Datalogging Examples

Examples of Datalogging Using Microcontrollers

View the Project on GitHub tigoe/DataloggingExamples

Sensor-based Data Logging Using Microcontrollers

There are several ways to save data from a sensor attached to a microcontroller. If you’re connected to a personal computer, you can simply send the data from the controller to the personal computer serially, and save it to a file. If you’ve got an SD card attached to the microcontroller, you can save the data to the SD card. Or, if you have access to the internet and a device that can connect to a server, you can save the data to a server.

This site contains a number of data logging examples I’ve written for different workshops on the topic over the years. The most recent examples reflect my most up-to-date practices, of course.

2022: Notes on Timestamps

Notes on real-time clocks in Arduino and the JavaScript Date API. These are useful in tracking time on a client or server.

2021: WiFi HTTP and MQTT Dataloggers

This tutorial, written for a personal project using Arduino Nano 33 IoT boards, shows you how to connect to a server to log data. It includes a node.js-based server script example, and a Google Sheets script that can take HTTP requests, along with two Arduino examples using the WiFi libraries and the ArduinoHttpClient library. There’s also an example of how to do this with MQTT.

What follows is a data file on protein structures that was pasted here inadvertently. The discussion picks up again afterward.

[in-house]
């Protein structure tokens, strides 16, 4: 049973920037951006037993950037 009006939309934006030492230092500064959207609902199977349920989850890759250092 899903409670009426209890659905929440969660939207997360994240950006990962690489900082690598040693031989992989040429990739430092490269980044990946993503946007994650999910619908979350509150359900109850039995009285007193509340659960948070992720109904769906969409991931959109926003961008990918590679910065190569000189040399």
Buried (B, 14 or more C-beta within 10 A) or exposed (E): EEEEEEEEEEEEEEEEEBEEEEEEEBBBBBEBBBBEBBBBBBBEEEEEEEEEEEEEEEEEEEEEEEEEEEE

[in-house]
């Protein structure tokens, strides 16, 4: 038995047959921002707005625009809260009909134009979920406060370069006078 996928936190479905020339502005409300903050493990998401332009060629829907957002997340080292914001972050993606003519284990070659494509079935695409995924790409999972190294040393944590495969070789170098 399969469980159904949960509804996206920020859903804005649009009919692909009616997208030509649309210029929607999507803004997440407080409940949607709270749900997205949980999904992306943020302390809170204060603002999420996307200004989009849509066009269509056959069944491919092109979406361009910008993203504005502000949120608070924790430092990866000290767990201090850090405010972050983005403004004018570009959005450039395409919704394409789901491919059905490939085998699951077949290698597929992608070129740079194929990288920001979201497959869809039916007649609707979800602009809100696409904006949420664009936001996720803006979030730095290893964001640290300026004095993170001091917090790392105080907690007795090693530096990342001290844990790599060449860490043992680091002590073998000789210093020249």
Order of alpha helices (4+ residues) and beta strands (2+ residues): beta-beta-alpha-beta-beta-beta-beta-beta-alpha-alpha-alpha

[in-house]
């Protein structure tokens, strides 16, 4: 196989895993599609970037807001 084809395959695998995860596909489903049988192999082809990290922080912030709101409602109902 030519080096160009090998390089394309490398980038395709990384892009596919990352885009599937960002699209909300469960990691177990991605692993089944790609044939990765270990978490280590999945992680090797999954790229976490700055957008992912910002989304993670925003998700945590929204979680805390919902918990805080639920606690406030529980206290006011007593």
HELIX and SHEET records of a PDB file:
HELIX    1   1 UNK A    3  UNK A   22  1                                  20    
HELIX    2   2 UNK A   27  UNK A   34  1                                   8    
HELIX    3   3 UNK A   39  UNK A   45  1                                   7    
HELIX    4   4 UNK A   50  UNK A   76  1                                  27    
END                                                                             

2019: MKR Series Examples

In 2019 I started writing examples for the MKR series of Arduinos, which are based on the SAMD21 ARM M0+ processor. The built-in realtime clock on the MKR boards, along with other features, make them my current favorite for datalogging. This overview provides an introduction and some links to examples.

2016: Brown Institute for Media Innovation Workshop

I presented a workshop at the Brown Institute for Media Innovation at Columbia University. These examples are from that workshop. In this workshop, you’ll find examples of how to use a Feather M0 Adalogger from Adafruit.com to read data from sensors and save to an SD card.

2012: Citizen Science Cybersummit Workshop

I presented an introductory workshop at the Citizen Science Cybersummit in London in 2012. These examples are from that workshop. In the examples from that workshop, you’ll find examples on how to read a DHT11 temperature and humidity sensor and log data in three ways: